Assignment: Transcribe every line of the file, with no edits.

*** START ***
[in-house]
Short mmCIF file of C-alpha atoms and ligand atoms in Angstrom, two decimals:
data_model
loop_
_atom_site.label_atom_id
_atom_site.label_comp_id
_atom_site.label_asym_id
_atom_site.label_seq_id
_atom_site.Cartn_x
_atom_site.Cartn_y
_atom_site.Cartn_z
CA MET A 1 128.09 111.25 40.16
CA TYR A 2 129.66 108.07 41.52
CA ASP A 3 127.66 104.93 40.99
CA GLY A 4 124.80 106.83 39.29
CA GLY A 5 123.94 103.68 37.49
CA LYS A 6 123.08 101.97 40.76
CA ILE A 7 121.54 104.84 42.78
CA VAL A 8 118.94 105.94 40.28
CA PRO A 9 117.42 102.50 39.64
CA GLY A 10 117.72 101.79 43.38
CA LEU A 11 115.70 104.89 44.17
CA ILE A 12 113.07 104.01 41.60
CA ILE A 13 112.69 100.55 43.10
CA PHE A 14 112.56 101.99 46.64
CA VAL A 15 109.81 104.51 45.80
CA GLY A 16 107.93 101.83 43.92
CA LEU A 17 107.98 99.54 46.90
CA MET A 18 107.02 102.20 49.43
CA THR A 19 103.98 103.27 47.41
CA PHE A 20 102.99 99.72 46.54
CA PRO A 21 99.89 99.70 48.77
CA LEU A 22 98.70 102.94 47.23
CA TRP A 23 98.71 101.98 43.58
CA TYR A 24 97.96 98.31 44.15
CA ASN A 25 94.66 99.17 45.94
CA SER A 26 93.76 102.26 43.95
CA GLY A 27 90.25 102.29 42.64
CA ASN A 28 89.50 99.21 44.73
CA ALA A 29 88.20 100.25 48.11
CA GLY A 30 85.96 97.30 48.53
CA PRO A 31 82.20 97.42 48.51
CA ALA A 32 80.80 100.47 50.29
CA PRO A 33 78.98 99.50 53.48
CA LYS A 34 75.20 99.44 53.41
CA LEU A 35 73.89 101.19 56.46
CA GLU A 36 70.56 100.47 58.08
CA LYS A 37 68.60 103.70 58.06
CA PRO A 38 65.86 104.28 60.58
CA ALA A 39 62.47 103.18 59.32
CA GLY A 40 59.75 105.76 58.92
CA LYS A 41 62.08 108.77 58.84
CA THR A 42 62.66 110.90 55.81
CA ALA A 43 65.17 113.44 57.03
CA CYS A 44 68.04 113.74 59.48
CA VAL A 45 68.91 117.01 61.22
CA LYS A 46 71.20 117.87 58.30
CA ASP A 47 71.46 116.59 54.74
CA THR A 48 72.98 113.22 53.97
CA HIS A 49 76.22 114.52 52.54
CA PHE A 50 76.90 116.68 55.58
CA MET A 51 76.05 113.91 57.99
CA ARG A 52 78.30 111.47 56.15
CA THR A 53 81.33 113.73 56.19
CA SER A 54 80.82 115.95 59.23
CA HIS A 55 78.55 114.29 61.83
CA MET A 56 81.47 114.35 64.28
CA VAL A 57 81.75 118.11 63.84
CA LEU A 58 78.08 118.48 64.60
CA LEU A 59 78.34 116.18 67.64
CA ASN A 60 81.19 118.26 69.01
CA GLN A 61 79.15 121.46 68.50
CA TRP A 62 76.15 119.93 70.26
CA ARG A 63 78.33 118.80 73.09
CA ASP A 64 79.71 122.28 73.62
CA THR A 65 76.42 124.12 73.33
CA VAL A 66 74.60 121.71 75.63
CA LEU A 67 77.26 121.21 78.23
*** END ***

[in-house]
Short mmCIF file of C-alpha atoms and ligand atoms in Angstrom, two decimals:
data_model
loop_
_atom_site.label_atom_id
_atom_site.label_comp_id
_atom_site.label_asym_id
_atom_site.label_seq_id
_atom_site.Cartn_x
_atom_site.Cartn_y
_atom_site.Cartn_z
CA MET A 1 128.09 111.25 40.16
CA TYR A 2 129.66 108.07 41.52
CA ASP A 3 127.66 104.93 40.99
CA GLY A 4 124.80 106.83 39.29
CA GLY A 5 123.94 103.68 37.49
CA LYS A 6 123.08 101.97 40.76
CA ILE A 7 121.54 104.84 42.78
CA VAL A 8 118.94 105.94 40.28
CA PRO A 9 117.42 102.50 39.64
CA GLY A 10 117.72 101.79 43.38
CA LEU A 11 115.70 104.89 44.17
CA ILE A 12 113.07 104.01 41.60
CA ILE A 13 112.69 100.55 43.10
CA PHE A 14 112.56 101.99 46.64
CA VAL A 15 109.81 104.51 45.80
CA GLY A 16 107.93 101.83 43.92
CA LEU A 17 107.98 99.54 46.90
CA MET A 18 107.02 102.20 49.43
CA THR A 19 103.98 103.27 47.41
CA PHE A 20 102.99 99.72 46.54
CA PRO A 21 99.89 99.70 48.77
CA LEU A 22 98.70 102.94 47.23
CA TRP A 23 98.71 101.98 43.58
CA TYR A 24 97.96 98.31 44.15
CA ASN A 25 94.66 99.17 45.94
CA SER A 26 93.76 102.26 43.95
CA GLY A 27 90.25 102.29 42.64
CA ASN A 28 89.50 99.21 44.73
CA ALA A 29 88.20 100.25 48.11
CA GLY A 30 85.96 97.30 48.53
CA PRO A 31 82.20 97.42 48.51
CA ALA A 32 80.80 100.47 50.29
CA PRO A 33 78.98 99.50 53.48
CA LYS A 34 75.20 99.44 53.41
CA LEU A 35 73.89 101.19 56.46
CA GLU A 36 70.56 100.47 58.08
CA LYS A 37 68.60 103.70 58.06
CA PRO A 38 65.86 104.28 60.58
CA ALA A 39 62.47 103.18 59.32
CA GLY A 40 59.75 105.76 58.92
CA LYS A 41 62.08 108.77 58.84
CA THR A 42 62.66 110.90 55.81
CA ALA A 43 65.17 113.44 57.03
CA CYS A 44 68.04 113.74 59.48
CA VAL A 45 68.91 117.01 61.22
CA LYS A 46 71.20 117.87 58.30
CA ASP A 47 71.46 116.59 54.74
CA THR A 48 72.98 113.22 53.97
CA HIS A 49 76.22 114.52 52.54
CA PHE A 50 76.90 116.68 55.58
CA MET A 51 76.05 113.91 57.99
CA ARG A 52 78.30 111.47 56.15
CA THR A 53 81.33 113.73 56.19
CA SER A 54 80.82 115.95 59.23
CA HIS A 55 78.55 114.29 61.83
CA MET A 56 81.47 114.35 64.28
CA VAL A 57 81.75 118.11 63.84
CA LEU A 58 78.08 118.48 64.60
CA LEU A 59 78.34 116.18 67.64
CA ASN A 60 81.19 118.26 69.01
CA GLN A 61 79.15 121.46 68.50
CA TRP A 62 76.15 119.93 70.26
CA ARG A 63 78.33 118.80 73.09
CA ASP A 64 79.71 122.28 73.62
CA THR A 65 76.42 124.12 73.33
CA VAL A 66 74.60 121.71 75.63
CA LEU A 67 77.26 121.21 78.23